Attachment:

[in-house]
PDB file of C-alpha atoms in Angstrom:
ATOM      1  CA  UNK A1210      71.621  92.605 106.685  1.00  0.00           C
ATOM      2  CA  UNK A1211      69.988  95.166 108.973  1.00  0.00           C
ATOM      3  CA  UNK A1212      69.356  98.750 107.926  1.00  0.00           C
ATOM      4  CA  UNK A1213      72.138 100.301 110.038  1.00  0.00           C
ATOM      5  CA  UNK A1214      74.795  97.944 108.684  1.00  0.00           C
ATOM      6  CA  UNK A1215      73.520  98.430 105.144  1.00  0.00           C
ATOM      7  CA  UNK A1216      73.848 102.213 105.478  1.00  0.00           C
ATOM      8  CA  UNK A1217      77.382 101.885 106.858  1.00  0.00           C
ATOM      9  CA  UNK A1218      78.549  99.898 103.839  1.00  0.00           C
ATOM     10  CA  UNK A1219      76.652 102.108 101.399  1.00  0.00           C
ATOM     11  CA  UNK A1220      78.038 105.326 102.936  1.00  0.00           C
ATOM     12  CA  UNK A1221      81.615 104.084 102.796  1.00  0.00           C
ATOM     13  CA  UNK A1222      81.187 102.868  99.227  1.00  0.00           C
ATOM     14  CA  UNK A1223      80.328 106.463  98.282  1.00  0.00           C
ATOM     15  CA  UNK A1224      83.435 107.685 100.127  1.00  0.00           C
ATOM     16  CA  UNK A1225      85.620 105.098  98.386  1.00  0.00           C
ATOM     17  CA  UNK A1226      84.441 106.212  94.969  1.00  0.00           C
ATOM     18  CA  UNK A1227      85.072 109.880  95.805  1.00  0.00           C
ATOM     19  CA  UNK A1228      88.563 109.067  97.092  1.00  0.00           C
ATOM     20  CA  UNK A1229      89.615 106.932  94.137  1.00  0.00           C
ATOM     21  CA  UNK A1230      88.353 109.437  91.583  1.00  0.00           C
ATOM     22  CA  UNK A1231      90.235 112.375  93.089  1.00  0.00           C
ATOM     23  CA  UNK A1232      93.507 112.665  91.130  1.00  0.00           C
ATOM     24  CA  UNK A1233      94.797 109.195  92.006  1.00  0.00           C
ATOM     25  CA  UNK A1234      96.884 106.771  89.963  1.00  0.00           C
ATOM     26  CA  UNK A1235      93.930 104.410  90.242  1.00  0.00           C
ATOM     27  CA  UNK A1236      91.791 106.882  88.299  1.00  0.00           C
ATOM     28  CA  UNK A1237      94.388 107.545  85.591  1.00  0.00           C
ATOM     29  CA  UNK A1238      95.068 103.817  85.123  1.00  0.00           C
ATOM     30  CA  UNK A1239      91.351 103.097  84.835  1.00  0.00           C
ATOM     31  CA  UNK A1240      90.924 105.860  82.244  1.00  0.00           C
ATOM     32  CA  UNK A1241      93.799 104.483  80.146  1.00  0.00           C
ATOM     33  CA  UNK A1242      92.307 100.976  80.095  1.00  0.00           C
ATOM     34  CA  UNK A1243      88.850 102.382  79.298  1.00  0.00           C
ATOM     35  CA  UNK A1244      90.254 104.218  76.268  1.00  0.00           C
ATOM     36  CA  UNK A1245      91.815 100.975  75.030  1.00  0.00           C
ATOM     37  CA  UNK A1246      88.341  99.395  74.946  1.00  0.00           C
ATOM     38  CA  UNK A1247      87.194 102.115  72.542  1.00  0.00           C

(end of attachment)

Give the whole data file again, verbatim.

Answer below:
[in-house]
PDB file of C-alpha atoms in Angstrom:
ATOM      1  CA  UNK A1210      71.621  92.605 106.685  1.00  0.00           C
ATOM      2  CA  UNK A1211      69.988  95.166 108.973  1.00  0.00           C
ATOM      3  CA  UNK A1212      69.356  98.750 107.926  1.00  0.00           C
ATOM      4  CA  UNK A1213      72.138 100.301 110.038  1.00  0.00           C
ATOM      5  CA  UNK A1214      74.795  97.944 108.684  1.00  0.00           C
ATOM      6  CA  UNK A1215      73.520  98.430 105.144  1.00  0.00           C
ATOM      7  CA  UNK A1216      73.848 102.213 105.478  1.00  0.00           C
ATOM      8  CA  UNK A1217      77.382 101.885 106.858  1.00  0.00           C
ATOM      9  CA  UNK A1218      78.549  99.898 103.839  1.00  0.00           C
ATOM     10  CA  UNK A1219      76.652 102.108 101.399  1.00  0.00           C
ATOM     11  CA  UNK A1220      78.038 105.326 102.936  1.00  0.00           C
ATOM     12  CA  UNK A1221      81.615 104.084 102.796  1.00  0.00           C
ATOM     13  CA  UNK A1222      81.187 102.868  99.227  1.00  0.00           C
ATOM     14  CA  UNK A1223      80.328 106.463  98.282  1.00  0.00           C
ATOM     15  CA  UNK A1224      83.435 107.685 100.127  1.00  0.00           C
ATOM     16  CA  UNK A1225      85.620 105.098  98.386  1.00  0.00           C
ATOM     17  CA  UNK A1226      84.441 106.212  94.969  1.00  0.00           C
ATOM     18  CA  UNK A1227      85.072 109.880  95.805  1.00  0.00           C
ATOM     19  CA  UNK A1228      88.563 109.067  97.092  1.00  0.00           C
ATOM     20  CA  UNK A1229      89.615 106.932  94.137  1.00  0.00           C
ATOM     21  CA  UNK A1230      88.353 109.437  91.583  1.00  0.00           C
ATOM     22  CA  UNK A1231      90.235 112.375  93.089  1.00  0.00           C
ATOM     23  CA  UNK A1232      93.507 112.665  91.130  1.00  0.00           C
ATOM     24  CA  UNK A1233      94.797 109.195  92.006  1.00  0.00           C
ATOM     25  CA  UNK A1234      96.884 106.771  89.963  1.00  0.00           C
ATOM     26  CA  UNK A1235      93.930 104.410  90.242  1.00  0.00           C
ATOM     27  CA  UNK A1236      91.791 106.882  88.299  1.00  0.00           C
ATOM     28  CA  UNK A1237      94.388 107.545  85.591  1.00  0.00           C
ATOM     29  CA  UNK A1238      95.068 103.817  85.123  1.00  0.00           C
ATOM     30  CA  UNK A1239      91.351 103.097  84.835  1.00  0.00           C
ATOM     31  CA  UNK A1240      90.924 105.860  82.244  1.00  0.00           C
ATOM     32  CA  UNK A1241      93.799 104.483  80.146  1.00  0.00           C
ATOM     33  CA  UNK A1242      92.307 100.976  80.095  1.00  0.00           C
ATOM     34  CA  UNK A1243      88.850 102.382  79.298  1.00  0.00           C
ATOM     35  CA  UNK A1244      90.254 104.218  76.268  1.00  0.00           C
ATOM     36  CA  UNK A1245      91.815 100.975  75.030  1.00  0.00           C
ATOM     37  CA  UNK A1246      88.341  99.395  74.946  1.00  0.00           C
ATOM     38  CA  UNK A1247      87.194 102.115  72.542  1.00  0.00           C